Bartłomiej Lechowski
Frontend Developer
Reviewed by a tech expert

How to Speed up Your React Native Mobile Application

Read this articles in:



React Native is a powerful framework used to build Android and iOS applications. There are certain practices React developers can implement to make their applications significantly faster.

In this post, we would like to present some useful tips which can vastly improve the efficiency of your app.

Table of content

  1. Prevent costly re-renders
  2. Use <FlatList>, <SectionList>, <VirtualizedList> instead of <ListView>, <ScrollView>
  3. Remember to upgrade React Native to the newest version
  4. Reduce Application Size
  5. Optimize your images

1. Prevent costly re-renders

By default, React re-renders the entire virtual DOM subtree whenever the state or properties of a component change. If you want to avoid the unnecessary and expensive re-renderings and at the same time optimize the app’s performance, try the following practices.


The method is performed before the render() method when the component’s state or properties change.

By default, the method returns true and always enables you to render components. Returning false allows to prevent the component from updating/ re-rendering.

shouldComponentUpdate (nextProps) {

 const didSomePropChange =

     nextProps.someProp !== this.props.someProp

 return didSomePropChange



To avoid having to write the shouldComponentUpdate () method yourself, you can use the React.PureComponent class for each component in which, with the same properties and states, the render method gives the same result.

Unlike the React.Component class, it offers by default the method shouldComponentUpdate (), which performs a shallow comparison of the properties and states of the component. Note that a shallow comparison of a deeply nested object will only check the reference, not the values of the object.
The following entries work in exactly the same way:

class MyComponent extends React.PureComponent {

// some code


class MyComponent extends React.Component {

shouldComponentUpdate(nextProps) {

  if(this.props.someProp === nextProps.someProp) {

return false;


  return true;




Another good practice preventing unnecessary rendering of a component is the use of the higher-order component React.memo(). It’s similar to React.PureComponent but for function components instead of classes. If a functional component with the same properties always renders the same structure, you can wrap it in React.memo for better performance. This means React will skip rendering of this component and use its latest rendered version instead.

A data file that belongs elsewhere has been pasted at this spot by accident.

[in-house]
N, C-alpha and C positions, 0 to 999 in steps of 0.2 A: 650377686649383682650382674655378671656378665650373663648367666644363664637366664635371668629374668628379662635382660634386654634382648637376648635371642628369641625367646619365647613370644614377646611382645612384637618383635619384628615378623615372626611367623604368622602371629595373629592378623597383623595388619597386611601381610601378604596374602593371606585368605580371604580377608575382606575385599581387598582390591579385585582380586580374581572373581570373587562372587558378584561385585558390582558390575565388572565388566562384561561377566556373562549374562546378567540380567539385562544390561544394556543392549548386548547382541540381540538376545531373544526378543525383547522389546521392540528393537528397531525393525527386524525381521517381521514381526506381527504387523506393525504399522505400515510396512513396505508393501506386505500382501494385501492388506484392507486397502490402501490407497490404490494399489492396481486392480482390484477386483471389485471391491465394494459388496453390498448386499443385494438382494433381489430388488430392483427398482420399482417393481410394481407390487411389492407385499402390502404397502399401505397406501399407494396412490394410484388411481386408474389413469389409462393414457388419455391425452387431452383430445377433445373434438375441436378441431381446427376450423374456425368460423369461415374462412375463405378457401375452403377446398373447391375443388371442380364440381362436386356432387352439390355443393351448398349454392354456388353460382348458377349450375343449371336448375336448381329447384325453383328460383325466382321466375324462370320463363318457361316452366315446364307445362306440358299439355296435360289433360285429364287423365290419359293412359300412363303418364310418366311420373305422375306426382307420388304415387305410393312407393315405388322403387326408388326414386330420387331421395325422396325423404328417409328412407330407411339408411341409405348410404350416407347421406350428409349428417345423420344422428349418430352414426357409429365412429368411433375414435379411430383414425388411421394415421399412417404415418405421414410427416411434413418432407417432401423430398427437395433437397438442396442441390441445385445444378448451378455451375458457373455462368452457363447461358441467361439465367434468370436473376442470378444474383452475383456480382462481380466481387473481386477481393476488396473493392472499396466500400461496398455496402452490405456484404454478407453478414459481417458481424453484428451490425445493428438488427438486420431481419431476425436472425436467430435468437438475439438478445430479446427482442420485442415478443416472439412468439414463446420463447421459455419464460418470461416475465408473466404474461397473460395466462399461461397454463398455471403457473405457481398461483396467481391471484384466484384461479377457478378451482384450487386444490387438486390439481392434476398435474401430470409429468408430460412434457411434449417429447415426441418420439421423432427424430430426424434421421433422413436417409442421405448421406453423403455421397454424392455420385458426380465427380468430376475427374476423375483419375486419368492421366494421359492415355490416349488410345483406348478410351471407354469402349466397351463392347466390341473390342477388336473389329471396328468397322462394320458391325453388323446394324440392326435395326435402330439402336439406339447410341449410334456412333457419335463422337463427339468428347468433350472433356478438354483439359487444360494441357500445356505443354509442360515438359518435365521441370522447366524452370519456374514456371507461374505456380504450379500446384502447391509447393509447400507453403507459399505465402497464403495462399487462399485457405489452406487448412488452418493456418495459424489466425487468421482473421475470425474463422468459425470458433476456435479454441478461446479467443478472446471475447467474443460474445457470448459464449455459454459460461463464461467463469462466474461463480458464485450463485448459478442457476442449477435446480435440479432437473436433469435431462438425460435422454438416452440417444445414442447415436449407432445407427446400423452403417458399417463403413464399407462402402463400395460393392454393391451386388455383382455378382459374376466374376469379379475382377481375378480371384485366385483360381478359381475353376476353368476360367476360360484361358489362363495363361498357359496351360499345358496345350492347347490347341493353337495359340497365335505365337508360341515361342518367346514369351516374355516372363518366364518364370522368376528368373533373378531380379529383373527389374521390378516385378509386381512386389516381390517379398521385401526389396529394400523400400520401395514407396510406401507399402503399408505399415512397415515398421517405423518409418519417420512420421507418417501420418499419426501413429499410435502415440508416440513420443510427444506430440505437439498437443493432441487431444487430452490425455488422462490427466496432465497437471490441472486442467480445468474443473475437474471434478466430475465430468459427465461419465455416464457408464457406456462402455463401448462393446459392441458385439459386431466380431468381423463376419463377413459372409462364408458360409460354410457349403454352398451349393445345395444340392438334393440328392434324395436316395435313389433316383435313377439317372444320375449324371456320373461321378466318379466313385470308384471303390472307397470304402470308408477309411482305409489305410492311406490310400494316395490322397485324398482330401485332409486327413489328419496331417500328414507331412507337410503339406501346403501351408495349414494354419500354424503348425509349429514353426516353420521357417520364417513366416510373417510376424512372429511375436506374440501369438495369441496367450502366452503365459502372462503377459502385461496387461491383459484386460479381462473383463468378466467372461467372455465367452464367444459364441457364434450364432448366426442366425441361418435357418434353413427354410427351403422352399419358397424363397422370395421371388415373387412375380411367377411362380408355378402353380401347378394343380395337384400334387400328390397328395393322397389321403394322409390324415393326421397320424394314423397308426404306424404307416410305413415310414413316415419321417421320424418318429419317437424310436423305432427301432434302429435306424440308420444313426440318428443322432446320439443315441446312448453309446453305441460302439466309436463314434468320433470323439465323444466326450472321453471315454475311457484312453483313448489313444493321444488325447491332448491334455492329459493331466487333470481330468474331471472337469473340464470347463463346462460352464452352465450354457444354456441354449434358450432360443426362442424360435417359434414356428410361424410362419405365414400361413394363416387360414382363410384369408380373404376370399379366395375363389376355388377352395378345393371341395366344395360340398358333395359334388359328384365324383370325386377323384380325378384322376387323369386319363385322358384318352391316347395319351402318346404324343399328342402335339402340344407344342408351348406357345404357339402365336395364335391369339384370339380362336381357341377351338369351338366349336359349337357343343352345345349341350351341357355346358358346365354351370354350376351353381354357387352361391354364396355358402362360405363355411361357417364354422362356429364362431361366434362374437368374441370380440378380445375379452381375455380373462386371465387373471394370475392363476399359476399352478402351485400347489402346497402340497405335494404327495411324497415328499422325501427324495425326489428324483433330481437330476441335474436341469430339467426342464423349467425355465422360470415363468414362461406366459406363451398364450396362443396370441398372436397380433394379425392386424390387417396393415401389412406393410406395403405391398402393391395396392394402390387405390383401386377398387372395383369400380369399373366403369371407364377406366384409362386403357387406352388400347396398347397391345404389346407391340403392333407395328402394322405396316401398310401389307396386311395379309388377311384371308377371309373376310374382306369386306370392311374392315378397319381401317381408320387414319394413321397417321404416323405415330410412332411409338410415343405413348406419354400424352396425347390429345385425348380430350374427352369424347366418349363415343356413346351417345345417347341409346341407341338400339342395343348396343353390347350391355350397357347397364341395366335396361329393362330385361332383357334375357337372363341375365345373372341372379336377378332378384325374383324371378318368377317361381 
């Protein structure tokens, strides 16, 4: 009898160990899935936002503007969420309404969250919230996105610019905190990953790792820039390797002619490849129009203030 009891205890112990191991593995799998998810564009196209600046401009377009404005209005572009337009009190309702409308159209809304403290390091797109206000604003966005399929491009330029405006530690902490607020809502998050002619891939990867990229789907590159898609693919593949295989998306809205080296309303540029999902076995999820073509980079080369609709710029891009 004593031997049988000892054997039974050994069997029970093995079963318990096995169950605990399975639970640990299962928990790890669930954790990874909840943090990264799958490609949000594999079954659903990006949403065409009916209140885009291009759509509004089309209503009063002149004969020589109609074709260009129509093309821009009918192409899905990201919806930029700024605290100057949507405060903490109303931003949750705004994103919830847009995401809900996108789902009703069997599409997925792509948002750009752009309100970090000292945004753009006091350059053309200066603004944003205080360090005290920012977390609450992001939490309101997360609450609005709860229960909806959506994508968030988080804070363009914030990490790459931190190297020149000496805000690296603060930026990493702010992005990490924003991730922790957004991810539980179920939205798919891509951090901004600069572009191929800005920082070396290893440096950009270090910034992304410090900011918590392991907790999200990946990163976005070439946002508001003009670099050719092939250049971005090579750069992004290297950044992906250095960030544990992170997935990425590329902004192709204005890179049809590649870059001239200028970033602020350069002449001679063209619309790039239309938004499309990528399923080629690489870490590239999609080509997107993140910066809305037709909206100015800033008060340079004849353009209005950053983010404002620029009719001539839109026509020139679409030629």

const MyComponent = ({text}) => <Text>{text}</Text>;

MyComponent.propTypes = {

 text: PropTypes.string.isRequired


export default React.memo(MyComponent);

React.memo, like PureComponent, only performs a shallow comparison. If you want to use your own comparison method, you must pass the appropriate function as the second argument.

const areEqual(prevProps, nextProps) {

// some code


export default React.memo(MyComponent, areEqual);

The useCallback hook

Starting from version 0.59, you can access React Hooks, allowing access to the status and other functions without having to write classes. The hook useCallback is a great way to prevent unnecessary re-renderings.

const ComponentContainer = ({selectedLocation, navigation}) => {

   const goToSelectedLocation = useCallback(() => {

       if (!selectedLocation) {




   }, [selectedLocation])


   return (





In the above example, useCallback remembers the function and rebuilds it only when one of the specified dependencies is changed (in this case it’s selectedLocation. The hook is especially useful when passing callback functions to optimized subcomponents, preventing them from unnecessary re-renders (of the Button component in this case).

2. Use <FlatList>, <SectionList>, <VirtualizedList> instead of <ListView>, <ScrollView>

ListView rendering is slow, so it’s better to use lists that use less memory for better performance:

  • FlatList
  • SectionList (expands FlatList with additional section headers).
  • Virtualized List (should be used only if you need to work on nonstandard data not supported by FlatList)
    In addition, they provide a very large number of features such as: Pull to refresh, Horizontal mode, Scroll loading, Header / Footer Support and many more.

These components accept and require two main props: data and renderItem
The first property date is an array of data, each element of which is list item data. The second prop – renderItem – takes one item from the source and returns a formatted component to render.

Of course there are many other properties / methods of these lists. Refer to the official React Native documentation for more details and use examples.




    { id: 1, title: 'Harry Potter' },

    { id: 2, title: 'The Lord of the Rings' }



 renderItem={({ item }) =>

       <BookItem title={item.title} />}